At Barrowby Church of England Primary School we aim to ensure that our children are religiously literate. Our intent is to support our children in developing an outstanding level of religious understanding and knowledge so that they are equipped to hold balanced and informed conversations about religions and life.
According to the R.E. Council, ‘The ability to understand the faith or belief of individuals and communities, and how these may shape their culture and behaviour, is an invaluable asset for children in modern day Britain. Explaining religious and non-religious worldviews in an academic way allows young people to engage with the complexities of belief, avoid stereotyping and contribute to an informed debate.’
Above all, we want our children to develop a respect for other beliefs and religions and appreciate and celebrate the diverse world in which they live. We want to equip children with not only the minimum statutory requirements of the Religious Education National Curriculum but to prepare them for the opportunities, responsibilities and experiences of later life.
Religious Education is a statutory subject of the curriculum for all pupils in each year group, including Reception. In line with the 1988, 1996 and 1998 Education Acts all children will receive Religious Education unless parents/carers formally withdraw their own children (S352(1) (a).
At Barrowby Church of England Primary School, ‘Every agreed syllabus should ‘reflect the fact that the religious traditions in Great Britain are in the main Christian, while taking account of the teaching and practices of the other principal religions represented in Great Britain.’ (s375 (3) Education Act 1996).
This resource supports the teaching of Christianity in RE. It explores the significant theological concepts within Christianity as part of developing their wider religious, theological and cultural literacy. This is compliant with the Lincolnshire Agreed Syllabus.
As recommended in the Lincolnshire Agreed Syllabus 2018 - 2023, as set out in the Dearing Review (1996), Key Stage 1 children will receive at least thirty-six hours per year and Key Stage Two will receive at least forty-five hours over the school year.
We have developed a clear progression of skills for each year group, which enables pupils to build on and develop their knowledge and skills each year. In order to support children in their ability to ‘know more and remember more’ there are regular opportunities to review the learning taken place in previous topics, as well as previous lessons.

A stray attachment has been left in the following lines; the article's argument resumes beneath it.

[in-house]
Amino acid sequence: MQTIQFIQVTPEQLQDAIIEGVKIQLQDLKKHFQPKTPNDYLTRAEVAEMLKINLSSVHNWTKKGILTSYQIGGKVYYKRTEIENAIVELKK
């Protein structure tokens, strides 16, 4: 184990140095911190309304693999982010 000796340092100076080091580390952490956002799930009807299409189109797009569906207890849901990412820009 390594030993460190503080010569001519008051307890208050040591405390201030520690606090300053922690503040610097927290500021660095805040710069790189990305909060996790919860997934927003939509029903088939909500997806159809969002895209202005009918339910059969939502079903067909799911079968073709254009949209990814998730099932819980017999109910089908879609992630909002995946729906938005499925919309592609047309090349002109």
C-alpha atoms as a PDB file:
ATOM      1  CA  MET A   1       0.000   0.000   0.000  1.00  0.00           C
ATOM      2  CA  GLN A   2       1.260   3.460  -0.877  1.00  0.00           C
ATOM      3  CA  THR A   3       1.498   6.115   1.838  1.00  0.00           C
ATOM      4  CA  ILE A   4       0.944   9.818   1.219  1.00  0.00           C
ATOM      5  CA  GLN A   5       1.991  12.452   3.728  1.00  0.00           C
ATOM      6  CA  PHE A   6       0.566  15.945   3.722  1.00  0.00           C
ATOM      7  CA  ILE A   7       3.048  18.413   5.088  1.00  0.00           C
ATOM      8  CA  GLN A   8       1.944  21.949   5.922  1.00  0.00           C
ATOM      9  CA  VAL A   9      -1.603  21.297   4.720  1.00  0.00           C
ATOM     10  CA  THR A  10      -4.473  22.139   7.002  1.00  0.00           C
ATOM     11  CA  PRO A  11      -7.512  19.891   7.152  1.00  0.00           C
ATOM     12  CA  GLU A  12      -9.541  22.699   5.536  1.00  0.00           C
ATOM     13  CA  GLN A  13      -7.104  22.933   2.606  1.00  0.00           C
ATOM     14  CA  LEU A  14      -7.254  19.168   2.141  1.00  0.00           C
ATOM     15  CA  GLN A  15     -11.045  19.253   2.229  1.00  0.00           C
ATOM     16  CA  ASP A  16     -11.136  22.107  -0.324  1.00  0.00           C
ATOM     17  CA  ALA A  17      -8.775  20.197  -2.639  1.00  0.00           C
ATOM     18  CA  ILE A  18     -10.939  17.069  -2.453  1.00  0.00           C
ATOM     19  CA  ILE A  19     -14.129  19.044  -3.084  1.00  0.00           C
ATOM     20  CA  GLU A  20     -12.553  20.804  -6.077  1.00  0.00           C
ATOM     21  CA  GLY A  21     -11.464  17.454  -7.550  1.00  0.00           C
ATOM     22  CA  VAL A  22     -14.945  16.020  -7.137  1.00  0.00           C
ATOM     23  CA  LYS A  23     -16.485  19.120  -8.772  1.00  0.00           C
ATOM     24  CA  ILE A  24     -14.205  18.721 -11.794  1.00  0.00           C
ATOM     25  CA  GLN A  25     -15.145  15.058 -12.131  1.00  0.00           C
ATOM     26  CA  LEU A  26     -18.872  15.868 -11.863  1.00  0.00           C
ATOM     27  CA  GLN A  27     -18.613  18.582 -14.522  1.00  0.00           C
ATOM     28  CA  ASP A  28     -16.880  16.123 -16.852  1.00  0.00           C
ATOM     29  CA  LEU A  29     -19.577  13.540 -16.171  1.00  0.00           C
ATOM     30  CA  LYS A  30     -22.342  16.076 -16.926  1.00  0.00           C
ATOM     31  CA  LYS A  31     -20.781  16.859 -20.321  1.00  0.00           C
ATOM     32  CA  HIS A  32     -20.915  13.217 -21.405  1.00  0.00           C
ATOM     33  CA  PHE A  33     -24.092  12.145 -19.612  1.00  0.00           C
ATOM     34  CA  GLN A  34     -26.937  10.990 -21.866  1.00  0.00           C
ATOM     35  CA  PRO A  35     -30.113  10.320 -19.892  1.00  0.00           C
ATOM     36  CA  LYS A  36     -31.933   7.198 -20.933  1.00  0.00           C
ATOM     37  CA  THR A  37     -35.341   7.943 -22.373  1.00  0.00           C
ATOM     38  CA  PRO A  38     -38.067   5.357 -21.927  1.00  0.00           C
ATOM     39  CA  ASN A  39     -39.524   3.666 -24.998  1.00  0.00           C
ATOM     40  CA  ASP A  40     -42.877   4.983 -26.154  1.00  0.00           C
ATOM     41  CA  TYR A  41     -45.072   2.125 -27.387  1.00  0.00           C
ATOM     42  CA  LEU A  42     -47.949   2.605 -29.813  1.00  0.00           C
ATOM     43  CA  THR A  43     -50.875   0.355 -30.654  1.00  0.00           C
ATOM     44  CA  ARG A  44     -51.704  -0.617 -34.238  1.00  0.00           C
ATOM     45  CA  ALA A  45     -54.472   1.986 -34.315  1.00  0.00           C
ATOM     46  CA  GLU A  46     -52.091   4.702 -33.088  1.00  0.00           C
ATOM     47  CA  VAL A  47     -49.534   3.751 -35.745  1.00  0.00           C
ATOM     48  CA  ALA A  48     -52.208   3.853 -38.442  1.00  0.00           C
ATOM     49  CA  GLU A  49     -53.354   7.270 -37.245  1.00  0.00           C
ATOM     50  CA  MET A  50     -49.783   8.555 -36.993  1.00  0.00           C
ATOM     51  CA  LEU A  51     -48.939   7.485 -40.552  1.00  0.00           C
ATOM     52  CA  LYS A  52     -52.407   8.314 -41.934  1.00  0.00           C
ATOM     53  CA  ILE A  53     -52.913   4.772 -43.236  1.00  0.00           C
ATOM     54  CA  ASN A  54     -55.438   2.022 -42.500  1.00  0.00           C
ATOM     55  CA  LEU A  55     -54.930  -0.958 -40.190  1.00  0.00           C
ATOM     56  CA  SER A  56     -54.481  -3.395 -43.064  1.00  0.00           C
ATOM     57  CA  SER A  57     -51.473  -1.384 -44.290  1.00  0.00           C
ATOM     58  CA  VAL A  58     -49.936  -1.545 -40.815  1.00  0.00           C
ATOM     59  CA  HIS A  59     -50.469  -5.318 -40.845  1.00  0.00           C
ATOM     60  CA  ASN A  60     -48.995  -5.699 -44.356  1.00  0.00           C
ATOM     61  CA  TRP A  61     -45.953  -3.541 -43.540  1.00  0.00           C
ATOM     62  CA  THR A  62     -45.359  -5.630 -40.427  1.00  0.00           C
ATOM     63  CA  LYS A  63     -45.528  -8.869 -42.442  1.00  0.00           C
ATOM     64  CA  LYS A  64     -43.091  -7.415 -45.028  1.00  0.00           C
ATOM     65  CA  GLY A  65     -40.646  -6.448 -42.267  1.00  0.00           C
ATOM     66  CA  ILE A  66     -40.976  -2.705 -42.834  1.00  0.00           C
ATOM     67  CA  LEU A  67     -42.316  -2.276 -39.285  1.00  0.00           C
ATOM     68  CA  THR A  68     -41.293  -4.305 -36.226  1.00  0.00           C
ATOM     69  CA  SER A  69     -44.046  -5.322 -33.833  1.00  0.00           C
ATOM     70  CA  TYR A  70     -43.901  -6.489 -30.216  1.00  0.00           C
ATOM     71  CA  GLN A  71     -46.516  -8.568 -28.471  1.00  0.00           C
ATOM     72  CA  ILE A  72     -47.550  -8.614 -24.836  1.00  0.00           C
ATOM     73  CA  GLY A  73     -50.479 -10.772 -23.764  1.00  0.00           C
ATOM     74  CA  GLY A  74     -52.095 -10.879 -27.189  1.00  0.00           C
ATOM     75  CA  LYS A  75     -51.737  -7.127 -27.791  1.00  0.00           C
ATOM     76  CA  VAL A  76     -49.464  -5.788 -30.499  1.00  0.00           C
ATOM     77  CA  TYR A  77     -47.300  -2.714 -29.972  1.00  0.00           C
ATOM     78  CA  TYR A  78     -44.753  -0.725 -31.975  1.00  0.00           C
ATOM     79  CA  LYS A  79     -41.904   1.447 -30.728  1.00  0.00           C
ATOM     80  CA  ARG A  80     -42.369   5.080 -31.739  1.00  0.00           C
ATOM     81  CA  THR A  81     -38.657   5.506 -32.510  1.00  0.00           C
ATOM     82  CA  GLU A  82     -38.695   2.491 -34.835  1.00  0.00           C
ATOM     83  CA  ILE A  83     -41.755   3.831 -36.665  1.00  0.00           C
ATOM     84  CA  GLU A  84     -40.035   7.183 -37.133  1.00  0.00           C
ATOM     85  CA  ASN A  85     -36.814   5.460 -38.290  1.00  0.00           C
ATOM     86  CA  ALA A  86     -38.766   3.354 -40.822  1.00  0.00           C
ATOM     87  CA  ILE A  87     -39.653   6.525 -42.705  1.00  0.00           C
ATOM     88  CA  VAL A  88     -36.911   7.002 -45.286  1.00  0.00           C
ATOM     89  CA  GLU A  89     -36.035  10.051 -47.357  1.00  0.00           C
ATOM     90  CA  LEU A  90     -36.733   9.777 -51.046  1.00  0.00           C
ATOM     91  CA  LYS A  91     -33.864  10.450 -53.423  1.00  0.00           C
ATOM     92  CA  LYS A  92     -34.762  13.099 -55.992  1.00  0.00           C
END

Effective use of educational visits are planned, to further enrich and enhance the pupil’s learning experiences within the RE curriculum.
Through our Religious Education Curriculum, we aim to:
EYFS children will be guided in their learning through four overarching principles for a unique child, positive relationships, enabling environments and learning and development. They will build a good foundation for igniting their curiosity and enthusiasm for learning, forming relationships and thriving at school through the Seven Areas of Learning.
The Early Years Foundation Stage Curriculum supports children’s understanding of Religious Education through the planning and teaching of ‘Understanding the World – People, Cultures and Communities’. Children are encouraged to use their imagination and curiosity to develop their appreciation of, and wonder at, the world in which they live. Exploring others views, cultures and beliefs supports children in developing their views and beliefs about themselves, their family and community. In finding out about others, young children are encouraged to reflect on belief, culture and practice and explore religion and faith through observing festivals and celebrations, sharing non – fiction texts and reading stories from religious texts, handling artefacts, engaging in roleplay and drama based activities, and through discussions with those around them.
For pupils with SEND, it is important to focus on the pupils’ strengths as well as identifying areas where they need more help, practice and consolidation. In general, pupils should have the opportunity to develop all the concepts, regardless of their SEN or disability. However, the approach to these concepts may have to be done differently with different groups of pupils.